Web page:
“For a long time, society has been so focused on technology that people really weren’t looking at or appreciating nature,” said Gary Altman, a Rutgers professor who teaches in that university’s horticultural-therapy program. “The pandemic has forced a hard reset. It forced us to stop what we were doing and get out of our daily routine. A lot of people realized they’d been living stressful lives and this created an opportunity to reset.”

In the resulting rush, horticultural companies across the nation have seen their seed inventories greatly diminished or wiped out. The chairman of Bucks County’s Burpee Seeds, which has been supplying gardeners around the world for 144 years, called the demand “a tsunami.”

“We’re a seasonal business so in the spring we’re usually at the top of a bell curve,” said Burpee’s George Ball. “But this year, the length and size of that spike was something we couldn’t fathom. It went straight up, way beyond our imagination. We underestimated the reaction of non-gardeners to being suddenly pent-up indoors.”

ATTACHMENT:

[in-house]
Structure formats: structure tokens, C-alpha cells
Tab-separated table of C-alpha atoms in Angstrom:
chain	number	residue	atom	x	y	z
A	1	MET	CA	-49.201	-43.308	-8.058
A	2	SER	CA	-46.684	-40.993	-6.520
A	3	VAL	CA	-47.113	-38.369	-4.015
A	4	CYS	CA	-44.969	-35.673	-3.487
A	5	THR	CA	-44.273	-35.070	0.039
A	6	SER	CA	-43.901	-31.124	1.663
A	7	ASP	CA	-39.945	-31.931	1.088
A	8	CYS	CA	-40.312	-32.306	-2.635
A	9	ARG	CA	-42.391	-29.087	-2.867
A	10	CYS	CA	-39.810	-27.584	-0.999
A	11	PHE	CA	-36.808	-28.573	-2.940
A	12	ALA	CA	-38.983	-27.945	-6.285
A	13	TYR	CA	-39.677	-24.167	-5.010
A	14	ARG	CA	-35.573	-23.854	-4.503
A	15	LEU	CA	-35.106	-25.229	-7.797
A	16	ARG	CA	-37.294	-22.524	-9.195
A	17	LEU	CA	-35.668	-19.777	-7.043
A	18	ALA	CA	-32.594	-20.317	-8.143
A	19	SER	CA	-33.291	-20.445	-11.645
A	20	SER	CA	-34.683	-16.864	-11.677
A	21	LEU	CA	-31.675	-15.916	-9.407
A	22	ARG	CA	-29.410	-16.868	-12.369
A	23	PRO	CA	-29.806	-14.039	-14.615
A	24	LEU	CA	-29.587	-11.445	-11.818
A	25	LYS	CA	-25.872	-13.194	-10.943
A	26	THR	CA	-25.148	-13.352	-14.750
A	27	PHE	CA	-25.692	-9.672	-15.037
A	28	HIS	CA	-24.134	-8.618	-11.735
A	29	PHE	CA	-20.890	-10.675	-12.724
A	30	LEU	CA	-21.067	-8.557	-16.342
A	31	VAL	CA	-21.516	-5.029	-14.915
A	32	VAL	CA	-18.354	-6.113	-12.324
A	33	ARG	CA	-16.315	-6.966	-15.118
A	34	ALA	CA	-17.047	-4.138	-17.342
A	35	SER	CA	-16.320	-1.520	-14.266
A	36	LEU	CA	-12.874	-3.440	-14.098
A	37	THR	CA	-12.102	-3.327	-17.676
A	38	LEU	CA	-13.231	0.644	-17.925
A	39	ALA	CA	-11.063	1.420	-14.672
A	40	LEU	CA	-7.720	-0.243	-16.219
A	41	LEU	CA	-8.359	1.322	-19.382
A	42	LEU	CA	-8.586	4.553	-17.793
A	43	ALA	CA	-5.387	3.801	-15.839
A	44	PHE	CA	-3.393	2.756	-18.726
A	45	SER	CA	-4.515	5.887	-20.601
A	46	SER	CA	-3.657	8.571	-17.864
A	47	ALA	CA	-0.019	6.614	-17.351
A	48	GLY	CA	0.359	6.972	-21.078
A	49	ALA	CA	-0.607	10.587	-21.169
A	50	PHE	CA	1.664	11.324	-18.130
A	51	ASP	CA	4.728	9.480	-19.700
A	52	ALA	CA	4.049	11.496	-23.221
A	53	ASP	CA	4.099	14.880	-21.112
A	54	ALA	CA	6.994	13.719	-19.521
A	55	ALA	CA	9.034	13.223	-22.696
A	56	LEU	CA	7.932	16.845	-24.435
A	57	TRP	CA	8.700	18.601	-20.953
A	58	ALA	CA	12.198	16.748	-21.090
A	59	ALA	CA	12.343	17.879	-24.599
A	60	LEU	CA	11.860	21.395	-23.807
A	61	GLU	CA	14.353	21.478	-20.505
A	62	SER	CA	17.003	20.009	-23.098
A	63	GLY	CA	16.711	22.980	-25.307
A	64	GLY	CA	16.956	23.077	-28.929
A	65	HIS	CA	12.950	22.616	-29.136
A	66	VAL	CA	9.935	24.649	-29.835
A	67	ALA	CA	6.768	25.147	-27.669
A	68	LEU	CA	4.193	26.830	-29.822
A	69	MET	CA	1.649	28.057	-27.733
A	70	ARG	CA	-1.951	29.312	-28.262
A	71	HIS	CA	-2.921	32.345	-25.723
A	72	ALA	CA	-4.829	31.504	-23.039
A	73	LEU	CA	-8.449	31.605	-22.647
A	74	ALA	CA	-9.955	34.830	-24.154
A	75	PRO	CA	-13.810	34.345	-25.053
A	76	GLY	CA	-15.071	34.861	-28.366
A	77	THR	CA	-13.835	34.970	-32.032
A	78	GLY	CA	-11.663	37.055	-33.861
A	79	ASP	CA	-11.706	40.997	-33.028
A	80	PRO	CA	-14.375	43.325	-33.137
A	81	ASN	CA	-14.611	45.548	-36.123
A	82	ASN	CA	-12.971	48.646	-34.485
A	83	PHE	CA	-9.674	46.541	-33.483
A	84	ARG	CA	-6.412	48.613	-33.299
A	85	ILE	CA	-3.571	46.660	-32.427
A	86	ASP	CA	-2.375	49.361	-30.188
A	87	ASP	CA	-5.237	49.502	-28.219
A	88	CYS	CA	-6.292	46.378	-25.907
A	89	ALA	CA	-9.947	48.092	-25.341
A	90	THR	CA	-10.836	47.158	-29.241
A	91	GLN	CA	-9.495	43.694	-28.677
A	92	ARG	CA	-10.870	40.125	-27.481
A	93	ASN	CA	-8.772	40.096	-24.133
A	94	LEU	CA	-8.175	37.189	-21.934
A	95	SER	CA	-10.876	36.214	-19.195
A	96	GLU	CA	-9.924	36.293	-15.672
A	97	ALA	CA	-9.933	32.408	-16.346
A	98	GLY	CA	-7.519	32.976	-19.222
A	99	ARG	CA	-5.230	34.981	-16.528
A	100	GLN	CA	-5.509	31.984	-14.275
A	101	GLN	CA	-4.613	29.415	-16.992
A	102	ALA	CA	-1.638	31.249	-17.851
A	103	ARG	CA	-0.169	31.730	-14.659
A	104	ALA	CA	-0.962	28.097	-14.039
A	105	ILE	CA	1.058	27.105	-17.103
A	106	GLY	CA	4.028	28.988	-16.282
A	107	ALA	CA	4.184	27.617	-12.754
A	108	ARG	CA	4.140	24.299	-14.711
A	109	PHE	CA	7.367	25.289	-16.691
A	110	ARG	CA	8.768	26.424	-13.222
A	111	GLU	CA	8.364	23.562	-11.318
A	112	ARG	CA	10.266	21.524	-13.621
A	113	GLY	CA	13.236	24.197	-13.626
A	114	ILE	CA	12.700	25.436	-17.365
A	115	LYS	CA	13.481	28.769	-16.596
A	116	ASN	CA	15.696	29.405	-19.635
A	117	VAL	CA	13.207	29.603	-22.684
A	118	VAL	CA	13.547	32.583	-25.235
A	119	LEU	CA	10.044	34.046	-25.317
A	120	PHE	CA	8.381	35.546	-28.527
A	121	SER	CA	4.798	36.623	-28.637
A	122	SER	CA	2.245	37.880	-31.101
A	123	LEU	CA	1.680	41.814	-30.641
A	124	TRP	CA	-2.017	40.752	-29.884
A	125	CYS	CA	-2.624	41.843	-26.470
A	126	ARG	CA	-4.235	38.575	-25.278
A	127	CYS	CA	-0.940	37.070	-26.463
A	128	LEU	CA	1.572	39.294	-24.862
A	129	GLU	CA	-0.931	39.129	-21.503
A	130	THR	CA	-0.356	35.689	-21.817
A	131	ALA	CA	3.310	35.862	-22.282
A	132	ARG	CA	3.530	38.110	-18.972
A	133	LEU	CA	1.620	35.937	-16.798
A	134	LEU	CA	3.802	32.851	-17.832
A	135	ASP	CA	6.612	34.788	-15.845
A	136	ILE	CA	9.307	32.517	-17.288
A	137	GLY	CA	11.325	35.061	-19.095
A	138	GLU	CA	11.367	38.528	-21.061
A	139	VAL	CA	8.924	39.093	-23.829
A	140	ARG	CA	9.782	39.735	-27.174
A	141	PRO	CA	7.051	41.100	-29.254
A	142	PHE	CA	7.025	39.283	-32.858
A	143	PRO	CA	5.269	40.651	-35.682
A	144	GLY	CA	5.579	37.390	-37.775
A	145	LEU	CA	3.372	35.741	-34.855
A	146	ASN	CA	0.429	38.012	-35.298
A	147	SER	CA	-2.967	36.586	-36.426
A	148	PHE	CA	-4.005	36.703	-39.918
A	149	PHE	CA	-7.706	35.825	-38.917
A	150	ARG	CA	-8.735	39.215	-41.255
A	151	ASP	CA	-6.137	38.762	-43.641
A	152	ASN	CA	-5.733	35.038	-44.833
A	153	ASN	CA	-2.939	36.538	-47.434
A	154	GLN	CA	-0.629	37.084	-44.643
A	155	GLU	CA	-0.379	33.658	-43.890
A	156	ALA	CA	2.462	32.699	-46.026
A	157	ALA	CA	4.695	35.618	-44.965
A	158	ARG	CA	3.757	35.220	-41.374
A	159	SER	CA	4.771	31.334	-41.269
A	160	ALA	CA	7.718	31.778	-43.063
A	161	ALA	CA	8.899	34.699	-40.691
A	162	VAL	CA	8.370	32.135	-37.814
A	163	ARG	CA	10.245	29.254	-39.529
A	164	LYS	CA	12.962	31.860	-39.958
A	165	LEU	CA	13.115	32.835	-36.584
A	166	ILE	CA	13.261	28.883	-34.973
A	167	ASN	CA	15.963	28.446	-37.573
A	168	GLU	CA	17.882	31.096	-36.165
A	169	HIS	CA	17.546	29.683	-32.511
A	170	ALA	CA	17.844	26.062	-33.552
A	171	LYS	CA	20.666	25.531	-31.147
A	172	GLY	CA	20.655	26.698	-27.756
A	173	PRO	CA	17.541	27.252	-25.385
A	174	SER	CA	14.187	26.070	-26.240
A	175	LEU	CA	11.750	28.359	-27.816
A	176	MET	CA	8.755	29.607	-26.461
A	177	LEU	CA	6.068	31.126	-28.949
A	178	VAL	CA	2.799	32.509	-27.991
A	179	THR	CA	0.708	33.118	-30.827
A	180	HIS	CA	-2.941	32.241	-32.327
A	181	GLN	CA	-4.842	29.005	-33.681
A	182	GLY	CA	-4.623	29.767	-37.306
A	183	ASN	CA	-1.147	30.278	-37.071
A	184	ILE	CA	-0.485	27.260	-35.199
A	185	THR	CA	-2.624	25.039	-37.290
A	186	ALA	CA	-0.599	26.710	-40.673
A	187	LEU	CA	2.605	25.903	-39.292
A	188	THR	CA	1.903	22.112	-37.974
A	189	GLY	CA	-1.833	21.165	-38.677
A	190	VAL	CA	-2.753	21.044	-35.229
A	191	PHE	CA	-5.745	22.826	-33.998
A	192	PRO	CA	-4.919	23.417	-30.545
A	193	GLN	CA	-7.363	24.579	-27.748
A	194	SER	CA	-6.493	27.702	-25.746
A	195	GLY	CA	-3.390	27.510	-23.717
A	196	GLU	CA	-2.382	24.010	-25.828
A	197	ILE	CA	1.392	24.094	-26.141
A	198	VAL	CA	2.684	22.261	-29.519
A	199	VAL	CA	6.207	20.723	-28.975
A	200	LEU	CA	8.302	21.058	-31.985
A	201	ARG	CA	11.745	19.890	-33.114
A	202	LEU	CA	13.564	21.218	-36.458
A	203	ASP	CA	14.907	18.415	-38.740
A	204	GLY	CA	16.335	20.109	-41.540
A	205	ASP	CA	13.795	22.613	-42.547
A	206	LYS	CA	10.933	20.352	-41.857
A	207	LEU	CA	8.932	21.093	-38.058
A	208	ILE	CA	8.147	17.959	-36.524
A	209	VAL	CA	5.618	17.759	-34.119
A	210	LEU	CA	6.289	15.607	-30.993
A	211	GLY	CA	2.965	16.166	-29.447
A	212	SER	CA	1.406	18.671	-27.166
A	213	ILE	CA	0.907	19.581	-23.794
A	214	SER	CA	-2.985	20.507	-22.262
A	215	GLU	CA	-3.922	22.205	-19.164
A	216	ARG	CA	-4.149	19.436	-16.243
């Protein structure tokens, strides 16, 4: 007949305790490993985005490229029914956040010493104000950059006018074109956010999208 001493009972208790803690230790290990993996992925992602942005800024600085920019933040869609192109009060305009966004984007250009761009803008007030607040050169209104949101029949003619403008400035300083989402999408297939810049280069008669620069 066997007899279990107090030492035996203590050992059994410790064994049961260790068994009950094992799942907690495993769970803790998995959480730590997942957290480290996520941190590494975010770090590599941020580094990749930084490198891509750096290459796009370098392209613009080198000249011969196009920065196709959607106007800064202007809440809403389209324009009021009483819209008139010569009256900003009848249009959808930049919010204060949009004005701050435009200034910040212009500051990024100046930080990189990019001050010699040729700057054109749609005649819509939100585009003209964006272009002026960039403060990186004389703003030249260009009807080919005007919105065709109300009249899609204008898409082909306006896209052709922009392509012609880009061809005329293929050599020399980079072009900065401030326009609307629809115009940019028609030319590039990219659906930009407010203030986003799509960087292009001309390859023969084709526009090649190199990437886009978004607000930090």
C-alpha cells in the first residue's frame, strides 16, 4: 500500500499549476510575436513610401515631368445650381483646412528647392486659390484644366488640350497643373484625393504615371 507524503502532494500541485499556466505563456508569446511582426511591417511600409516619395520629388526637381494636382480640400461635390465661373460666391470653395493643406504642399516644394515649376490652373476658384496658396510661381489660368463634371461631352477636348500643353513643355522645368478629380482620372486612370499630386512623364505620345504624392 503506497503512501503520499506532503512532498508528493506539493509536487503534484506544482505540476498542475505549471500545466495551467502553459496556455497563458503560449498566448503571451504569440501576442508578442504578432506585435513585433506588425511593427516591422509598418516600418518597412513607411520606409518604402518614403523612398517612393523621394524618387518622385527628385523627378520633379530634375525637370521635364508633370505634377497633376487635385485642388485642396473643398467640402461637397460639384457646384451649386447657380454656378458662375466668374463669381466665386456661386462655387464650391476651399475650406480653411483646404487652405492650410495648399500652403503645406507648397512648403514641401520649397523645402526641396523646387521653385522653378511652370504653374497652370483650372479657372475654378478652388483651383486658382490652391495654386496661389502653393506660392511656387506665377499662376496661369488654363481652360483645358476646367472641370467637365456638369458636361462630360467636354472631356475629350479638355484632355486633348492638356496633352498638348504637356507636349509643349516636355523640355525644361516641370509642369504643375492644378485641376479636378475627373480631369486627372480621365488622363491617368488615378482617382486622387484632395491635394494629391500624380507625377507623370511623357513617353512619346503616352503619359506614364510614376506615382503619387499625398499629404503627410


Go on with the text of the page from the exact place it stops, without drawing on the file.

When Penn State Extension developed a 10-week spring webinar to assist new and old home gardeners, administrators expected a few hundred enrollees. They got more than 3,000 from all over North America.

“Some wanted to produce their own food. Some were concerned about the quality and safety of food. For others, it was recreational. They just needed to get outside for their physical and mental well-being,” said Nancy Knauss, a master gardener coordinator for Penn State.

In Philadelphia, more than 2,000 signed up to participate in the Experimental Farm Network’s weekly gardening call.

“The reaction was overwhelming,” said Nathan Kleinman, the network’s co-director.